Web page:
Mr. H. Spencer has also shown that the ascent of the sap in trees is aided by the rocking movement caused by the wind; and the sap strengthens the trunk "in proportion to the stress to be borne; since the more severe and the more repeated the strains, the greater must be the exudation from the vessels into the surrounding tissue, and the greater the thickening of this tissue by secondary deposits."[731] But woody trunks may be formed of hard tissue without their having been subjected to any movement, as we see with ivy closely attached to old walls. In all these cases, it is very difficult to disentangle the effects of long-continued selection from those consequent on the increased action or movement of the part. Mr. H. Spencer[732] acknowledges this difficulty, and gives as an instance the spines [ 297 ] or thorns of trees, and the shells of nuts. Here we have extremely hard woody tissue without the possibility of any movement to cause exudation, and without, as far as we can see, any other directly exciting cause; and as the hardness of these parts is of manifest service to the plant, we may look at the result as probably due to the selection of so-called spontaneous variations. Every one knows that hard work thickens the epidermis on the hands; and when we hear that with infants long before their birth the epidermis is thicker on the palms and soles of the feet than on any other part of the body, as was observed with admiration by Albinus,[733] we are naturally inclined to attribute this to the inherited effects of long-continued use or pressure. We are tempted to extend the same view even to the hoofs of quadrupeds; but who will pretend to determine how far natural selection may have aided in the formation of structures of such obvious importance to the animal?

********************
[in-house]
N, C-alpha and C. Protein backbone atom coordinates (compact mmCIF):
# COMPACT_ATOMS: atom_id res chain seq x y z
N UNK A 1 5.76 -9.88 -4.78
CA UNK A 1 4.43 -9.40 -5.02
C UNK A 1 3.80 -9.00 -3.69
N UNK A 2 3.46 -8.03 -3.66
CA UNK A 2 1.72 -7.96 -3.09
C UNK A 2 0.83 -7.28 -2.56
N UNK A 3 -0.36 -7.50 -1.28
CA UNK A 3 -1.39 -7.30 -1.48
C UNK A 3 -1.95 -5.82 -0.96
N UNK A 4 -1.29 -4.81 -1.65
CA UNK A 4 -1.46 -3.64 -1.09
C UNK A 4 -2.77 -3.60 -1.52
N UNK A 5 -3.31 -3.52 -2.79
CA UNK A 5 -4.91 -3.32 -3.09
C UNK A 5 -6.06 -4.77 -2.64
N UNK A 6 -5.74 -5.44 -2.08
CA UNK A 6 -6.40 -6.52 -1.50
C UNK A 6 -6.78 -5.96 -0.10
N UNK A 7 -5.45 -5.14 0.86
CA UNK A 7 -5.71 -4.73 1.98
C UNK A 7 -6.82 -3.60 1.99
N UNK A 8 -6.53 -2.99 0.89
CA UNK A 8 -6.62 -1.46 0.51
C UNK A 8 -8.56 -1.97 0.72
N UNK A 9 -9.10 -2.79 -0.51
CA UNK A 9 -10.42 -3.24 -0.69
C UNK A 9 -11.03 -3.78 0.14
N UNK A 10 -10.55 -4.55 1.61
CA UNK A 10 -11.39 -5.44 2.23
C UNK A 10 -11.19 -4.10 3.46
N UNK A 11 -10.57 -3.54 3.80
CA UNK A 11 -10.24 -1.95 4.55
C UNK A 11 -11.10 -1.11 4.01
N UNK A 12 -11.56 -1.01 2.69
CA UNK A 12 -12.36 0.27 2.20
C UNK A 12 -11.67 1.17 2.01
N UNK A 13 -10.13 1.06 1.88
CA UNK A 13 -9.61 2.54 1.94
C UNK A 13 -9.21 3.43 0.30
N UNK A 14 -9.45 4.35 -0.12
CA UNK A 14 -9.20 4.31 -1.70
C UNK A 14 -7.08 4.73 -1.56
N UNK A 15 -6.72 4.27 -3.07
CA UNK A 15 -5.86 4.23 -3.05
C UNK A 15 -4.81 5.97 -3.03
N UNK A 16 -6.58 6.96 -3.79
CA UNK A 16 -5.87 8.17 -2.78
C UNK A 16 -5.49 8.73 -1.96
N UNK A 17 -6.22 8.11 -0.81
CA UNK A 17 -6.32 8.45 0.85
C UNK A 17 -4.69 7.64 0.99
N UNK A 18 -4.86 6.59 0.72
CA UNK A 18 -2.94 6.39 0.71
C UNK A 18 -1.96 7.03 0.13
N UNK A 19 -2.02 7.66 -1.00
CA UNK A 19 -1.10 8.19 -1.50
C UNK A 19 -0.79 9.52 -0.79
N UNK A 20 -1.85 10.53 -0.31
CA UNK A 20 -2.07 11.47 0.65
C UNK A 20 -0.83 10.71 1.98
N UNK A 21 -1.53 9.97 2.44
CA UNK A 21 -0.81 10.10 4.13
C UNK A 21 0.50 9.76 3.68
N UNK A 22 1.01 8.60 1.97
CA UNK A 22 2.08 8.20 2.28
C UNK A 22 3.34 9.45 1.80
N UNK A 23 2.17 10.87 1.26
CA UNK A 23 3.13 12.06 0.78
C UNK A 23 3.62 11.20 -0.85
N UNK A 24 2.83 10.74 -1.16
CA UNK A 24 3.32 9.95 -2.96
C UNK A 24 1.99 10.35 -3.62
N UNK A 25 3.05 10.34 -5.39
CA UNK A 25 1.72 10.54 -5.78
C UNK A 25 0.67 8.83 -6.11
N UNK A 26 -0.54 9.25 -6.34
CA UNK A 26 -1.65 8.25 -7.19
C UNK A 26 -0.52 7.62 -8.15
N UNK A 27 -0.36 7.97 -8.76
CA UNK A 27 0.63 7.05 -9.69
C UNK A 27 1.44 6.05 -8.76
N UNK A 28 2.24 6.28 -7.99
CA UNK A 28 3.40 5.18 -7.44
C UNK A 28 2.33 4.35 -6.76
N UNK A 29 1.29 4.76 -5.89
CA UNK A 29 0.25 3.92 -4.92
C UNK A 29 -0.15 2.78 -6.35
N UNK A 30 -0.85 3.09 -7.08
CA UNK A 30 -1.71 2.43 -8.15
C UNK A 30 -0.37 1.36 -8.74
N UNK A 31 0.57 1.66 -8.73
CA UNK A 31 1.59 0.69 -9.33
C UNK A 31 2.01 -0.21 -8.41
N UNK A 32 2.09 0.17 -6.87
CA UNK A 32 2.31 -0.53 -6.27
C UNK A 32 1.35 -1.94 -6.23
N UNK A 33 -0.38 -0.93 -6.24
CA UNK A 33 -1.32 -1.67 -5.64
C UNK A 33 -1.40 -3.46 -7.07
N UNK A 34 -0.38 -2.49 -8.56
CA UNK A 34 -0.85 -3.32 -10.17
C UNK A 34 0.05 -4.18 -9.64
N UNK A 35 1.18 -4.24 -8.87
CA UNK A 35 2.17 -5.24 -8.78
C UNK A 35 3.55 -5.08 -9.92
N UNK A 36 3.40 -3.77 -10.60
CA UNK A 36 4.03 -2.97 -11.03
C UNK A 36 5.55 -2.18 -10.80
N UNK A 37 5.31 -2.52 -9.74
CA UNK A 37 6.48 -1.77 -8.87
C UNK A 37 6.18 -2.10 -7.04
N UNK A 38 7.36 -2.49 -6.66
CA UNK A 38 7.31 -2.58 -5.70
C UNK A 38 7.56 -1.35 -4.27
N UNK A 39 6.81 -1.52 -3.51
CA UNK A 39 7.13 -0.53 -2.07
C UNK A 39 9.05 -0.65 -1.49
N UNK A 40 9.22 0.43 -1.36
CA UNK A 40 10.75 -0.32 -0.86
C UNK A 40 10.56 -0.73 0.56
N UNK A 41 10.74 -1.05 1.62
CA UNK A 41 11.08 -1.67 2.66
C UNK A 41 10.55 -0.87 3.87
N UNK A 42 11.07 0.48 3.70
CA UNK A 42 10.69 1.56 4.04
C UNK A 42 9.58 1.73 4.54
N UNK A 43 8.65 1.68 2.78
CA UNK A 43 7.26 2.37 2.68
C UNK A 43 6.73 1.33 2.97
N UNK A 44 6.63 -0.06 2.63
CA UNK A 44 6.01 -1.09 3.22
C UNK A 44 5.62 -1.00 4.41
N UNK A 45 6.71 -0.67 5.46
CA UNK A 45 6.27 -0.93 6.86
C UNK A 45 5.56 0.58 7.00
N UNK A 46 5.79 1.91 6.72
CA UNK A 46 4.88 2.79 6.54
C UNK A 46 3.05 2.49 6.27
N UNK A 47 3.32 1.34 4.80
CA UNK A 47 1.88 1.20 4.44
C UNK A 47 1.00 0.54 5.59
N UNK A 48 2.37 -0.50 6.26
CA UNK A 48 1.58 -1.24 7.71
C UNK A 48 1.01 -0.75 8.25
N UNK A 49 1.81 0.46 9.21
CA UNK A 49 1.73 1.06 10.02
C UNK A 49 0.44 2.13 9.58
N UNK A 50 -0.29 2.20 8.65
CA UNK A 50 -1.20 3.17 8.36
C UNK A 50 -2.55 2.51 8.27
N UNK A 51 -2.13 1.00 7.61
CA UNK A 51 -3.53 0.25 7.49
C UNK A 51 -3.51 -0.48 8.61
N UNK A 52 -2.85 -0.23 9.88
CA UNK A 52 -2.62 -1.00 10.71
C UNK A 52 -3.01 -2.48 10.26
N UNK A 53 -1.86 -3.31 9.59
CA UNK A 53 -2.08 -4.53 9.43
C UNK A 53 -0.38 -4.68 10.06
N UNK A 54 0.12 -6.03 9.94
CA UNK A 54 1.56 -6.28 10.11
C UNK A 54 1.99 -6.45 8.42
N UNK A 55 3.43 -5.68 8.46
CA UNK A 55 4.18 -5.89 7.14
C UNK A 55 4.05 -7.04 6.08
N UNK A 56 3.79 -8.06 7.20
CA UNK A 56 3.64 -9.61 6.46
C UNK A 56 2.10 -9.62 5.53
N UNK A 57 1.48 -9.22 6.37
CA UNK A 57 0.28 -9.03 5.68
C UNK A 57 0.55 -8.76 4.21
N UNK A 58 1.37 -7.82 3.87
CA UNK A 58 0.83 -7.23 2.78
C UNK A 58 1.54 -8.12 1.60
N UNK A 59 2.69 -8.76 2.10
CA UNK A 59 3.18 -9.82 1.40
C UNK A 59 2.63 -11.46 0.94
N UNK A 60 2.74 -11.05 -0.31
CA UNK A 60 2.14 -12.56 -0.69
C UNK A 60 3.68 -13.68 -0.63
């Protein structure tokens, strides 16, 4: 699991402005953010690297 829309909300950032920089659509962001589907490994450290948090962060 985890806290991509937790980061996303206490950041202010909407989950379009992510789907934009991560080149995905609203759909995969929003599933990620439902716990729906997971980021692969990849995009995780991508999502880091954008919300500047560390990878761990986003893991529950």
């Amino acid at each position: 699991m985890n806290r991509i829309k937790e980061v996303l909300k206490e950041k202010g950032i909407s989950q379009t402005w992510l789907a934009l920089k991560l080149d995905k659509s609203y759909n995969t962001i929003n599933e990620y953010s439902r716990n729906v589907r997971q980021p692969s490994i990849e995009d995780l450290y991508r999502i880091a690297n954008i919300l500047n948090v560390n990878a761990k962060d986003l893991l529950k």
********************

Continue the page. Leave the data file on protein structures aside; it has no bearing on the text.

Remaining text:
That use strengthens the muscles may be seen in the limbs of artisans who follow different trades; and when a muscle is strengthened, the tendons, and the crests of bone to which they are attached, become enlarged; and this must likewise be the case with the blood-vessels and nerves. On the other hand, when a limb is not used, as by Eastern fanatics, or when the nerve supplying it with nervous power is effectually destroyed, the muscles wither. So again, when the eye is destroyed the optic nerve becomes atrophied, sometimes even in the course of a few months.[734] The Proteus is furnished with branchiæ as well as with lungs: and Schreibers[735] found that when the animal was compelled to live in deep water the branchiæ were developed to thrice their ordinary size, and the lungs were partially atrophied. When, on the other hand, the animal was compelled to live in shallow water, the lungs became larger and more vascular, whilst the branchiæ disappeared in a more or less complete degree. Such modifications as these are, however, of comparatively little value for us, as we do not actually know that they tend to be inherited.